by Dianna Brodine, Plastics Decorating
Screen printing and dry offset printing are two of the traditional methods of container decorating for the plastics industry. These traditional processes, however, have been updated for today’s market requirements.
FlexApex improves dry offset ink laydown
Apex Machine Company has developed a new printing process – FlexApex – to address common problem areas existent in the marking and decorating of three-dimensional products. The process utilizes modified flexographic printing technologies and UV-cured inks in combination with the dry offset printing process to provide multicolor decoration at higher speeds. This provides the capability of transferring large volumes of ink for the printing of dense artwork and solids. It also can be combined with conventional dry offset printing in one machine, offering additional flexibility.
“The primary advantage of FlexApex over traditional dry offset is the ink laydown and/or the opacity of the print,” explained Bob Coningsby, CEO for Apex. “Via dry offset, you are limited to about one micron of ink and with FlexApex, you can apply up to five or six microns of ink. That provides a heavier laydown and/or a silkscreen-type print quality with multiple colors at very high speeds.”
“The second primary advantage,” he said, “is with regards to print consistency. With offset, an operator is needed in order to control and monitor the ink, but the color head does the work with FlexApex to ensure consistently high print quality.”
Up to six colors can be printed at the same time with this UV-based print technology. Low cost print plates are utilized, and millions of impressions can be realized per plate, which significantly lowers unit costs. Some of the best applications for FlexApex exist in the medical, automotive, cosmetic and packing industries where high speeds, low unit costs and high-quality print are required on dark colored parts, Coningsby explained, while offering that the process is not ideal for small-volume print applications or for parts of an unusual shape.
“FlexApex technology was designed for long-run orders that require high-quality print without the skill of a printer or operator,” he said.
Reproducing photographic images with dry offset at Carey Color
At Carey Color, the goal is to give dry offset printers the ability to reproduce photographic images on plastic. A patented process called Stealth Screening nests ink dots within dots, eliminating overprinting that can lead to contamination. “This process redefines the limits of dry offset print quality,” said Tim Murphy, national sales manager, Carey Color. “Our unique screening enables printers to achieve continuous-tone results even when using coarse line screening by eliminating the wet-trapping of inks.”
In addition, the company’s laser ablated plates contain dots on three planes (3D), which allow the true highlight effect necessary for photographic image reproduction. The plates provide the ability to three-dimensionally control the dot height, shape, surface size, shoulder width and angle, and relief depth of both halftones and text. Taking the highlight dot subsurface controls dot gain while allowing more pressure latitude on press. “We use the same dry offset plate, but we pre-expose the plate to its finished position,” said Murphy. “Then, we use two Co2 lasers to craft every dot on that plate three-dimensionally. That’s what allows us to do the subsurface engraving.”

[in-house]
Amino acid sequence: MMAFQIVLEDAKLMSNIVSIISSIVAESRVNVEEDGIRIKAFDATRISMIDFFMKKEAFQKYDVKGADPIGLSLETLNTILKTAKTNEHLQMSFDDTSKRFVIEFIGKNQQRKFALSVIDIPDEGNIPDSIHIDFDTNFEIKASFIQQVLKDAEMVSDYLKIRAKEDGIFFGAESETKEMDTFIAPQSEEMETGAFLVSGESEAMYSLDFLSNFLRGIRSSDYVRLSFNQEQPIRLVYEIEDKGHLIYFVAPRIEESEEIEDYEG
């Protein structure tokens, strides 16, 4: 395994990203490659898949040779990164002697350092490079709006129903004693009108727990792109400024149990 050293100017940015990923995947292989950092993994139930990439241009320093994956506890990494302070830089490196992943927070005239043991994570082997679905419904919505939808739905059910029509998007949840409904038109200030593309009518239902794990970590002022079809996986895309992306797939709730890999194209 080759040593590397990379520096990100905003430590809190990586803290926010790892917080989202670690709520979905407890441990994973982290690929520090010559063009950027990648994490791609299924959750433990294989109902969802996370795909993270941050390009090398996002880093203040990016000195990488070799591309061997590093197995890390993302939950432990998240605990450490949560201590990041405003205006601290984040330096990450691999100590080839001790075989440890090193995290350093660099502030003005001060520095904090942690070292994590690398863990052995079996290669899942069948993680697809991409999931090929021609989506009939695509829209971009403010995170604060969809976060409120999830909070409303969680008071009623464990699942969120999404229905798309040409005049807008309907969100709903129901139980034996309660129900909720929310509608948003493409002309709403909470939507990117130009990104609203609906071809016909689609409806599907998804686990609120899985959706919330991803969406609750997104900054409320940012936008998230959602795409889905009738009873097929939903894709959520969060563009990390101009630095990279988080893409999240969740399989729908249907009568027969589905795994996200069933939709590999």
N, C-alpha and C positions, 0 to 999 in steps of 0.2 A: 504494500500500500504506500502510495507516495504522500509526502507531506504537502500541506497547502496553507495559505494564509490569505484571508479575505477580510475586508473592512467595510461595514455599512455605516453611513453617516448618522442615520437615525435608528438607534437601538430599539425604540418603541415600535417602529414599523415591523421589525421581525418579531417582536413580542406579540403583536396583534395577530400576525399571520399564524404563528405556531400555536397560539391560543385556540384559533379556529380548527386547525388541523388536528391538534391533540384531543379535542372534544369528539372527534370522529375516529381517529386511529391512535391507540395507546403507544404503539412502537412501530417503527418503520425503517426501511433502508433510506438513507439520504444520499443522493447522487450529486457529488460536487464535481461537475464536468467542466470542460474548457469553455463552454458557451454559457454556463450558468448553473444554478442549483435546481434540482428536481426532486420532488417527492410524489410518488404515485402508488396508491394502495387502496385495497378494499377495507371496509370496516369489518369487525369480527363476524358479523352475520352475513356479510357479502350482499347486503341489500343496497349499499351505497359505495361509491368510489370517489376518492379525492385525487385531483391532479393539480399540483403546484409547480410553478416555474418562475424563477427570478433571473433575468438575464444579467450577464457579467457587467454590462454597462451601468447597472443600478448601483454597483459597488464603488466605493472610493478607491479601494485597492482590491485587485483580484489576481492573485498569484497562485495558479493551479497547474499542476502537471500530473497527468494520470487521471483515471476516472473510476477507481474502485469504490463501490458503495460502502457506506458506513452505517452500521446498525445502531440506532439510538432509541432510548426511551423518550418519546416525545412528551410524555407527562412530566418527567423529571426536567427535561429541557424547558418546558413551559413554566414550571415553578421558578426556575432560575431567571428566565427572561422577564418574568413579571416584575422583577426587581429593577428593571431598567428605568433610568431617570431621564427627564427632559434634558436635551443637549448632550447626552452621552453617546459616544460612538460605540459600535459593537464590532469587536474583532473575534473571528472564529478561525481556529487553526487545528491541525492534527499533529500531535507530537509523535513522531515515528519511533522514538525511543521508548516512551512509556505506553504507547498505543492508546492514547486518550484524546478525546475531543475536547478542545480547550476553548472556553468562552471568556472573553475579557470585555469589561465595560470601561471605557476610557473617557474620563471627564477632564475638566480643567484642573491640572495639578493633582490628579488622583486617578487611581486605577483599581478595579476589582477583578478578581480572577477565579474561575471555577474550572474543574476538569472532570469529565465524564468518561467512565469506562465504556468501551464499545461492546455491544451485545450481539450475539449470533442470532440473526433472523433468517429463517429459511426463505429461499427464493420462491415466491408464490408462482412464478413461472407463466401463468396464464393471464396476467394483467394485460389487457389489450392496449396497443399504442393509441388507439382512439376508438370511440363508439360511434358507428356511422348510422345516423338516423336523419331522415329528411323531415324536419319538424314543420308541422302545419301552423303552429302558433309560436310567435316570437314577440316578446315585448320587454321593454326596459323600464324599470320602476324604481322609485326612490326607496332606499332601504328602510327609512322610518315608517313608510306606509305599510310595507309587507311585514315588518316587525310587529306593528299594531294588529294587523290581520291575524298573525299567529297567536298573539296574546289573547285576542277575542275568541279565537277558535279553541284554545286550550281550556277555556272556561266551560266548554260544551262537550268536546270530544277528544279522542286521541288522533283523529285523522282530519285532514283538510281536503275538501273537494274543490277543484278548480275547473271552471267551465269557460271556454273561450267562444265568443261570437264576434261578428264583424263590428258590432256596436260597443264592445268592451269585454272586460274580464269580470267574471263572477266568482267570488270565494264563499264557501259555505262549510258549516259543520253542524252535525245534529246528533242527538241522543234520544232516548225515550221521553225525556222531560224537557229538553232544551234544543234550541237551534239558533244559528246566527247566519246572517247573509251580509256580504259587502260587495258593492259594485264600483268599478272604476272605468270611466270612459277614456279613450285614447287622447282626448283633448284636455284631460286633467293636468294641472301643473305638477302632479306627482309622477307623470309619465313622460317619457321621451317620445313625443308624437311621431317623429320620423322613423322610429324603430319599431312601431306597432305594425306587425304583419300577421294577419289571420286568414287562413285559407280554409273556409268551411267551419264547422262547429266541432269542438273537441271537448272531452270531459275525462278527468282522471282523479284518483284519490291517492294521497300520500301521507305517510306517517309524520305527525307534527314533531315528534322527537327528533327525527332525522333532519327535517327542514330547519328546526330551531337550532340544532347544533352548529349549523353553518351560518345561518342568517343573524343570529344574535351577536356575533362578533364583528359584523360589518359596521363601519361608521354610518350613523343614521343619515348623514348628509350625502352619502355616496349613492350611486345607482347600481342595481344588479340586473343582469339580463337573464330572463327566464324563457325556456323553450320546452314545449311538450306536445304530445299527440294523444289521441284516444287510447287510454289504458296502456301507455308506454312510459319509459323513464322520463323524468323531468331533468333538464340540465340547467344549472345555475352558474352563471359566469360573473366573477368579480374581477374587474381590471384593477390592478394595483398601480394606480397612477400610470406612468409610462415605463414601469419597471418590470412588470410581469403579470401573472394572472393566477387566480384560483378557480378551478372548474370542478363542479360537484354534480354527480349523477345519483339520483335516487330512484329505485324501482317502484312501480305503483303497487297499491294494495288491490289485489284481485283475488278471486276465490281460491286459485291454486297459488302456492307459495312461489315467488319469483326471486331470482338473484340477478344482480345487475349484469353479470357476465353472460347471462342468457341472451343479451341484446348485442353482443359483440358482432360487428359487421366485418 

For container decorators using in-mold labels or shrinksleeves, there are significant cost savings and quality improvements. “We’ve done a lot of testing at our cost, working with printers on projects that range from yogurt containers and stadium cups to 10-color five-gallon buckets,” said Murphy. “This process competes very favorably, and we sometimes can show up to a one-third cost savings.”
When compared with traditional dry offset, the plate costs are a little higher since each dot is crafted to upgrade the image quality. Throughput speeds are the same as in a traditional dry offset process. Murphy acknowledged a bit of a learning curve, but the company provides free training, often going to the customer’s facility to ensure the graphics are set up and produced correctly.
Dubuit’s full servo screen printing machines
Dubuit America has continued to offer the latest technology with its screen printing machines in both semi-automatic and servo-driven formats. “Screen printing is both easy and economical to use,” said Jean-Marc Bourgeon, Dubuit America. “It can print on every type of material for which the shape is developable and drying between each application of color avoids dot gain.”